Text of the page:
Why do I emphasize “existing” clean power technologies? Because I don’t think we are exploiting the current technology to its full potential. I do understand that clean energy is still too expensive for utilities and hence consumers. However, I don’t believe that governments can afford to wait for a technological breakthrough that will lead to cost effective energy and simultaneously increased demand. I am sure that at some point we will reach the point of scalable clean energy production. I like to compare this development with my first cell phone (NOKIA 5190) and today’s technology (i.e. iphone). There is no comparison! But what we can do until we have reached the era of affordable low-carbon technology is to break down market barriers. The only thing which concerns me is the pace of our progress: According to Joseph Romm, energy physicist and former Clinton Department of Energy official, it took 25 years after the commercial introduction for a primary energy form to obtain a one percent share of the global market.
One approach to break down these barriers is to capitalize on the strengths of each economy. Germany offers the technology and know-how, the United States the resources and the potential for large scale deployment. A good example of market barriers between Europe and the US is the SRCC certification program, whose “primary purpose (is) the development and implementation of certification programs and national rating standards for solar energy equipment”. The certification from this non-profit, Florida based organization is required in order for consumers to be eligible for tax incentives when installing solar collectors (solar collectors refer to a solar thermal technology). However, it used to take German companies more than a year to obtain this certification, which is essential for entering the US market. A lot of convincing was necessary before the SRCC accredited five German and one Swiss laboratory just a few months ago. Fortunately, now German companies can certify their products domestically (with the supervision of SRCC).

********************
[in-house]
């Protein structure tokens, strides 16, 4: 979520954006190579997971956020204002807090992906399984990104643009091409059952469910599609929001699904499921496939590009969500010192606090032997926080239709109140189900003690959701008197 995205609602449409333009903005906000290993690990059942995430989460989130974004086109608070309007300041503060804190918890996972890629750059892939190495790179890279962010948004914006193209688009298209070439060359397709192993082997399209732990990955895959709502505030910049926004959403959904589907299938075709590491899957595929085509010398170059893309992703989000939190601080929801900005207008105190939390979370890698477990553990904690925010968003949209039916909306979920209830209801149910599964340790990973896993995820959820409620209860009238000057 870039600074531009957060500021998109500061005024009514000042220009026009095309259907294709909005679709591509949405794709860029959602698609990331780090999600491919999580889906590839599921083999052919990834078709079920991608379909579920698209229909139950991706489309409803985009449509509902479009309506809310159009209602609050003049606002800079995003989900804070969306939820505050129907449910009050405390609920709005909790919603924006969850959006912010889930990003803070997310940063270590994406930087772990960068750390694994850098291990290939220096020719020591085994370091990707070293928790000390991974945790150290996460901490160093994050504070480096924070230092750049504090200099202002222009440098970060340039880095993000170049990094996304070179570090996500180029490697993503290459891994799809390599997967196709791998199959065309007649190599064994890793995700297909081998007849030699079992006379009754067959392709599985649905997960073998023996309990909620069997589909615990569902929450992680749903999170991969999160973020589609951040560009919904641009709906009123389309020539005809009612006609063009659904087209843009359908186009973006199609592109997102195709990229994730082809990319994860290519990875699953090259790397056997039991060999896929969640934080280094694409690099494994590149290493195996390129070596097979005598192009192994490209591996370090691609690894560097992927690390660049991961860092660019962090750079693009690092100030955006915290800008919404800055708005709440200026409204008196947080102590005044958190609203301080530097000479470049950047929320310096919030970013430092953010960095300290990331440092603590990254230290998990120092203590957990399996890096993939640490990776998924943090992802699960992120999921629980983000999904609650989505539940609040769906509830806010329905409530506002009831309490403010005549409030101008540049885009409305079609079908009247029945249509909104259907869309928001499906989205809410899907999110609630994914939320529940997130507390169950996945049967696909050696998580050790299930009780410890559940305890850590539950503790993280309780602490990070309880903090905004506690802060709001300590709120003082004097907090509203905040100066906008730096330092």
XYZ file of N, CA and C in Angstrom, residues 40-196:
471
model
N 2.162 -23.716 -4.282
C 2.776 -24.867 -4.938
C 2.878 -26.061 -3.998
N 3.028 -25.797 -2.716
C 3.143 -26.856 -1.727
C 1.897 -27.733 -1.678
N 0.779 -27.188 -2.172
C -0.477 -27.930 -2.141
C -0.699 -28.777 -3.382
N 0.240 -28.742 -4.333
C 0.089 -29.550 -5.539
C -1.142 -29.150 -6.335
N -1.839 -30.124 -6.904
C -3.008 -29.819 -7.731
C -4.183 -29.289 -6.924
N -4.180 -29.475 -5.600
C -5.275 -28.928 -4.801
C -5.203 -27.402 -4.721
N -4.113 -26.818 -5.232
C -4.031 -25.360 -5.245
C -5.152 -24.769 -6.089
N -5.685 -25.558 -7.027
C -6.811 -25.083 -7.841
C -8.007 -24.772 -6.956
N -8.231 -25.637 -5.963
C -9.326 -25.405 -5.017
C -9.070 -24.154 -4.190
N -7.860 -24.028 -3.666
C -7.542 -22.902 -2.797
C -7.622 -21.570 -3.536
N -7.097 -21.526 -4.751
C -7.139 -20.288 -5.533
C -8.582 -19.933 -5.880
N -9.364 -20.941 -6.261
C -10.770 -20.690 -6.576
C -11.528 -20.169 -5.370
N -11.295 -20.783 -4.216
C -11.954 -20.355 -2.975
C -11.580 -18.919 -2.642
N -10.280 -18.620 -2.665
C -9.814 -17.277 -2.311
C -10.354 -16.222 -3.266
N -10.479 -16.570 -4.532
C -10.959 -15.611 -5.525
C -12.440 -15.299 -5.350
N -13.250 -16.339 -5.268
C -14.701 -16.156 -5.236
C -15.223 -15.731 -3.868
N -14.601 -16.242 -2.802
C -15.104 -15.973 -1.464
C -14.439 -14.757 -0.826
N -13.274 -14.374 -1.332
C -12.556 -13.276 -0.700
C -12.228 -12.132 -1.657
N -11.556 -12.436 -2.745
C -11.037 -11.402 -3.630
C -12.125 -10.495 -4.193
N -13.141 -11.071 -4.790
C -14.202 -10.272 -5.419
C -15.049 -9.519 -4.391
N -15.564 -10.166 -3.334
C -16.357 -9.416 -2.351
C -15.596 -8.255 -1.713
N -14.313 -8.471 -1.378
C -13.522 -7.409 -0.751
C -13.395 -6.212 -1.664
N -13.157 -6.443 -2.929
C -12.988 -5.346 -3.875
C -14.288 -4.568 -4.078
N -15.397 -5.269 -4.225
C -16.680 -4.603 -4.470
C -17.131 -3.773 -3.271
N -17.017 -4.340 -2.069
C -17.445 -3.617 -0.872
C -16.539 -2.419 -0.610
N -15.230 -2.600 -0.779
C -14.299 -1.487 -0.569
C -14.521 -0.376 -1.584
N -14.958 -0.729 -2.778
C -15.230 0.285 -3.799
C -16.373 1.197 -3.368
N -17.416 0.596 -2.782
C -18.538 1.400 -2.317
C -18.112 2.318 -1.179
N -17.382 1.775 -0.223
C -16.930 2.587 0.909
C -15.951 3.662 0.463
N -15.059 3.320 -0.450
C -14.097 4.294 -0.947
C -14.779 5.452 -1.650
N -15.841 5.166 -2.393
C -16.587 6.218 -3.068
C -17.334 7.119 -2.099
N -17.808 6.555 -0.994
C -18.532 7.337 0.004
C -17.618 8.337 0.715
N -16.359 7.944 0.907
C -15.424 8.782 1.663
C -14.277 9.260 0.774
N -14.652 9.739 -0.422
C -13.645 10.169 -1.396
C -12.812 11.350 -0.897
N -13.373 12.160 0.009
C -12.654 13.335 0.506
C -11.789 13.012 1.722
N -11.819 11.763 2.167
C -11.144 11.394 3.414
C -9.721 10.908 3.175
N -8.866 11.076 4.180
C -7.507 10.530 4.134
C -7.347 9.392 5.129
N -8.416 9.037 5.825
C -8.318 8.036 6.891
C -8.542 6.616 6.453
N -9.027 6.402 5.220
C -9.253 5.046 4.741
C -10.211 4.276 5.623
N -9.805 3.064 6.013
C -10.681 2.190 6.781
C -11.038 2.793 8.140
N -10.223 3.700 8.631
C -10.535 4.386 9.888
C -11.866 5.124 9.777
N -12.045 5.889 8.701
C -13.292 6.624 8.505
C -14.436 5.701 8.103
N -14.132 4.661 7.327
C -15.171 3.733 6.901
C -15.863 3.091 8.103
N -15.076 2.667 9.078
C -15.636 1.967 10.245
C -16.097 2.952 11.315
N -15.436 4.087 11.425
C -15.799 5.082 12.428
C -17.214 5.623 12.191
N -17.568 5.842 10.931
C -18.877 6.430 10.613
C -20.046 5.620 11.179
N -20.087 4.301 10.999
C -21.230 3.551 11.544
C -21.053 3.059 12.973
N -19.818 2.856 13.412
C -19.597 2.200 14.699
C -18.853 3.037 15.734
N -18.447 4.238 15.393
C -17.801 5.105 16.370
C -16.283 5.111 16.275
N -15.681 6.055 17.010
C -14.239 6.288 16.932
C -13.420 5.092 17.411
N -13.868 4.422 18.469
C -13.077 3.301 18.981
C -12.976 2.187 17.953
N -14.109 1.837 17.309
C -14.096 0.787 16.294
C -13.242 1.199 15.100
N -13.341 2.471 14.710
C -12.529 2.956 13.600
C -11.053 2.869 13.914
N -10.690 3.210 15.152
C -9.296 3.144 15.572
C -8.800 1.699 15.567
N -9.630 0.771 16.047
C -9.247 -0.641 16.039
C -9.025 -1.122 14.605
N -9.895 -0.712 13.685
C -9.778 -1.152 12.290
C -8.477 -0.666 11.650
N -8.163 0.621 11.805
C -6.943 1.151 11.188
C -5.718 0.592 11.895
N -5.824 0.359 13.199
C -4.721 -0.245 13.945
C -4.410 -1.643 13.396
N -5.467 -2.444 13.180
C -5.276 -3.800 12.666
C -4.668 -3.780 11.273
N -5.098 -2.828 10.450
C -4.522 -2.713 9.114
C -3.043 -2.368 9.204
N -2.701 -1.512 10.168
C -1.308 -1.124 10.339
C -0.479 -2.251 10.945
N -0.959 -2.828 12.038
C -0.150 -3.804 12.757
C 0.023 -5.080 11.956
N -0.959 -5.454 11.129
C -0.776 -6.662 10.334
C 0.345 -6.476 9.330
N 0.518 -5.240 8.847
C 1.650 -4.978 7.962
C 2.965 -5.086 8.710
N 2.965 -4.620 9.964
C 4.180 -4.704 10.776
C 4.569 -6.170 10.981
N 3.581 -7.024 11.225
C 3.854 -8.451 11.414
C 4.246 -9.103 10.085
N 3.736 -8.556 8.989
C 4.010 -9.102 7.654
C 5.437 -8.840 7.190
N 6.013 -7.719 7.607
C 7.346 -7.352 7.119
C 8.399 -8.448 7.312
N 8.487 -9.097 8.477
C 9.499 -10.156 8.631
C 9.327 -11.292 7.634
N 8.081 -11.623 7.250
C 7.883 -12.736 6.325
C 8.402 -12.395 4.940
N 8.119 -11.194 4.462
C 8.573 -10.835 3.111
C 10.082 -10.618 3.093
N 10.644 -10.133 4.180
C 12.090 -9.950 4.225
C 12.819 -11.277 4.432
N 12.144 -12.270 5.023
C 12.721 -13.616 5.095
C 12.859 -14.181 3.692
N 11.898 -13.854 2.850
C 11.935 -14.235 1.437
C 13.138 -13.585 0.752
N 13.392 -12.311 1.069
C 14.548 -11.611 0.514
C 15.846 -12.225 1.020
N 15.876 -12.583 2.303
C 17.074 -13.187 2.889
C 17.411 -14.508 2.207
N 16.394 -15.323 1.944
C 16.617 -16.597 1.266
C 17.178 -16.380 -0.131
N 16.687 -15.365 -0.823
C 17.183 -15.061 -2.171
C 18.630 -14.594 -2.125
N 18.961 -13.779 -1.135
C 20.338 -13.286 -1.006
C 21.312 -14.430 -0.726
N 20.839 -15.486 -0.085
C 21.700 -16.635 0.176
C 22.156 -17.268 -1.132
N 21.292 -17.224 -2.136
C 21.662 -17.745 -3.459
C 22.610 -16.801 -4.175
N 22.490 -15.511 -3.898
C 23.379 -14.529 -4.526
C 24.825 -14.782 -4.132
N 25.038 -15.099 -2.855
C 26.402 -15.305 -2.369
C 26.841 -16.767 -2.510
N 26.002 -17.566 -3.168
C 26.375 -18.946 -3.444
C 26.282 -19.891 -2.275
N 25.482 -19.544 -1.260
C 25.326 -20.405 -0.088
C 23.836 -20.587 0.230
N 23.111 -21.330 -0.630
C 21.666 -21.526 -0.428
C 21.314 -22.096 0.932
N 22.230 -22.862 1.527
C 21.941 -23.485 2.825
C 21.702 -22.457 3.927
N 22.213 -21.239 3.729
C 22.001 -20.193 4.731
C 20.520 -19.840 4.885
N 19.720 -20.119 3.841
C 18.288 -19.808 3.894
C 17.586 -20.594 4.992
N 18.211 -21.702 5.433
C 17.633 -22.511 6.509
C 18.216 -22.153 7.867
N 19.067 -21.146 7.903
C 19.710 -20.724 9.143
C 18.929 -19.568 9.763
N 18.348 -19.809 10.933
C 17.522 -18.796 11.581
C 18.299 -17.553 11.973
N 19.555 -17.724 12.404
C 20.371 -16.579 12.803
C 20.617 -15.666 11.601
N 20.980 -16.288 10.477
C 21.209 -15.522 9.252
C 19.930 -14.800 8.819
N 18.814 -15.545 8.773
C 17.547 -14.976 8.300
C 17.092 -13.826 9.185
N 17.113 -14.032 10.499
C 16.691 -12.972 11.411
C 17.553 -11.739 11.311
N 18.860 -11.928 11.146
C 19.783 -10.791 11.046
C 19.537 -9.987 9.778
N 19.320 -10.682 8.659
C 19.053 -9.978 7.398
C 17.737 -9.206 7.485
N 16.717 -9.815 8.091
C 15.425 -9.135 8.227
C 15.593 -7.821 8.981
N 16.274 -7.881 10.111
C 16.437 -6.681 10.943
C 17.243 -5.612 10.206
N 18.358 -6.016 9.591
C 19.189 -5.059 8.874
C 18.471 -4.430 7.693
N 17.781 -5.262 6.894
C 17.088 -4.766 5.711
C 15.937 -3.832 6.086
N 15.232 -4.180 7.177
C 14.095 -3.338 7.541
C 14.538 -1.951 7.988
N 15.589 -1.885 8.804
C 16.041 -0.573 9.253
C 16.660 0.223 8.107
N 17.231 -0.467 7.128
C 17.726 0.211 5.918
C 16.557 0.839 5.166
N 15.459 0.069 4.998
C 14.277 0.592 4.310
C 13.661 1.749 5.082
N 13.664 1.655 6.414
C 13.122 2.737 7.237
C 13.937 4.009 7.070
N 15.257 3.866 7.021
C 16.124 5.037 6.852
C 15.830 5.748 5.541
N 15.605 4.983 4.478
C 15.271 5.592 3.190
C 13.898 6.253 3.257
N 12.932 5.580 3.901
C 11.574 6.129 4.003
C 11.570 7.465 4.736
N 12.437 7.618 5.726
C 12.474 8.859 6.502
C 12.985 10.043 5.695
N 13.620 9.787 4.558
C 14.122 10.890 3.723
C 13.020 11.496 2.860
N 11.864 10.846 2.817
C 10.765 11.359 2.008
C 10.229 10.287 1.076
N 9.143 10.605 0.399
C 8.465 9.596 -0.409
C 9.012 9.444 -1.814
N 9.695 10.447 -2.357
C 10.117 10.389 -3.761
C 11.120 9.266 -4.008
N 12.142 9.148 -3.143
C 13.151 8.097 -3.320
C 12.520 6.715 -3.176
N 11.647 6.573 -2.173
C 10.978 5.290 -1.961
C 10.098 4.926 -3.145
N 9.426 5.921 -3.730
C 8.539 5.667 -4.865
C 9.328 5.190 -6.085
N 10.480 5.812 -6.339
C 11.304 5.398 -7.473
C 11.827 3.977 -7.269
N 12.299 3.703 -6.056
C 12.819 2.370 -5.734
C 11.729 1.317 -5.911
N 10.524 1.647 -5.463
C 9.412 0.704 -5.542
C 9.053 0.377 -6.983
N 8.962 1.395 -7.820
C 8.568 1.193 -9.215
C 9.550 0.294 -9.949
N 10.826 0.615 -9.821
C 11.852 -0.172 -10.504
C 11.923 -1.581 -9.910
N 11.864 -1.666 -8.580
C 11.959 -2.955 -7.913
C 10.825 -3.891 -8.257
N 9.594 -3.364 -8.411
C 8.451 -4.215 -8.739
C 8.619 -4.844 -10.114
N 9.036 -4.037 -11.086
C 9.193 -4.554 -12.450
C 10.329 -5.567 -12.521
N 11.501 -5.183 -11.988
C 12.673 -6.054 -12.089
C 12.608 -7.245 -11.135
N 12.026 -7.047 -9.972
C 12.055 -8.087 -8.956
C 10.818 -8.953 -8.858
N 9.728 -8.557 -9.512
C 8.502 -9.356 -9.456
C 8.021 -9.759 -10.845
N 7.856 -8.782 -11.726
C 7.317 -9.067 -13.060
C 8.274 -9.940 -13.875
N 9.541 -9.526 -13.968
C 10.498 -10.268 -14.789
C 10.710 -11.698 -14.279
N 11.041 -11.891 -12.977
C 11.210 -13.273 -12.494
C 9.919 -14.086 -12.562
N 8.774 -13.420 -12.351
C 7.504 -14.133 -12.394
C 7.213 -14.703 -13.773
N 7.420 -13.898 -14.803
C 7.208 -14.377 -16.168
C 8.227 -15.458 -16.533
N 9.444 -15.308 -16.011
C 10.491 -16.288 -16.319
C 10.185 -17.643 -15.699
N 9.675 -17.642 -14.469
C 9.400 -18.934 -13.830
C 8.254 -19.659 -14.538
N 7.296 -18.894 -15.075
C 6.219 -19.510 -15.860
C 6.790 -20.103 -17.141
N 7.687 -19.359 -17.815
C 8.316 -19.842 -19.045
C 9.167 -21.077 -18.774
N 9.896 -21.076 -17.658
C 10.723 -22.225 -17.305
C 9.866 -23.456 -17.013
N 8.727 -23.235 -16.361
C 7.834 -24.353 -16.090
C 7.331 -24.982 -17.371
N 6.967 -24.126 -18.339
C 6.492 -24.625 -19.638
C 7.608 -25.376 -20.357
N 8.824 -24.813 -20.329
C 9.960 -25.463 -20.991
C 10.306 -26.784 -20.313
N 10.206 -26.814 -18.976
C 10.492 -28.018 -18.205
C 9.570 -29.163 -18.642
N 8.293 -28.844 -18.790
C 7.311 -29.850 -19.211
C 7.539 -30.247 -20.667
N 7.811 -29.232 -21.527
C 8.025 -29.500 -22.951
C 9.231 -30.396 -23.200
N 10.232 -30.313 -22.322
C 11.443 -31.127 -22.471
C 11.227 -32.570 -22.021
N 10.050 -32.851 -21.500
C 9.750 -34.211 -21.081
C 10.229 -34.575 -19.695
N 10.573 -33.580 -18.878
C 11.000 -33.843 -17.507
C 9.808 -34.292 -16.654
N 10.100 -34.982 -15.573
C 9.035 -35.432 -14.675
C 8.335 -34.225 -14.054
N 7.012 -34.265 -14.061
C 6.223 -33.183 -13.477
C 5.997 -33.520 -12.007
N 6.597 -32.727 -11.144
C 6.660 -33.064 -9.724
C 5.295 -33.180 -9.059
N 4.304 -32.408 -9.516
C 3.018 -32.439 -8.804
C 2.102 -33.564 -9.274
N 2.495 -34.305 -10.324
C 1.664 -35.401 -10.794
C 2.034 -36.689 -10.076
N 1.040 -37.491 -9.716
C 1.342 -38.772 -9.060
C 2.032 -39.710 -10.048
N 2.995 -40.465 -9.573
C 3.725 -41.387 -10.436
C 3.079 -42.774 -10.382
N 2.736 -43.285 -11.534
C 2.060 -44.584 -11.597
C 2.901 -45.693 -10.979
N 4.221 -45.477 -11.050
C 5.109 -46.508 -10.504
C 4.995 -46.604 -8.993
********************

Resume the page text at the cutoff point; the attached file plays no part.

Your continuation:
This certification process was only one barrier our client, Powersol GmbH, a German manufacturer of high quality, evacuated solar tubes, had to overcome.
Especially solar thermal systems, which I perceive as the most promising technology for clean energy because it doesn’t need a battery for storage unlike solar photovoltaic energy (PV will not become abundant until a battery that can store massive amounts of solar-generated electricity is invented, so that the energy will be available even when the sun is not shining) and it has a much higher efficiency rate. Solar thermal cooling systems, pioneered by Powersol GmbH, make this technology even more interesting.
Thus, my personal and the GACC South’s commitment is to build bridges between Germany and the United States, especially in the green energy industry. I would like to share a quote with you by Lois Quam, former managing director of alternative investments at Piper Jaffray, which I feel underlines the significance of our efforts and the importance of going Green:
“The green economy is poised to be the mother of all markets, the economic investment opportunity of a lifetime, because it has become so fundamental. The challenge of global warming presents us all with the greatest opportunity for return on investment and growth that any of us will ever see. To find any equivalent economic transformation, you have to go back to the Industrial Revolution. And in the Industrial Revolution there was a very clear before and after. “After,” everything was different: Industries had come and gone, civic society changed, new social institutions were born, and every aspect of work and daily life had been altered. With that came the emergence of new global powers. This [clean energy transformation] will be an equivalent moment in history.”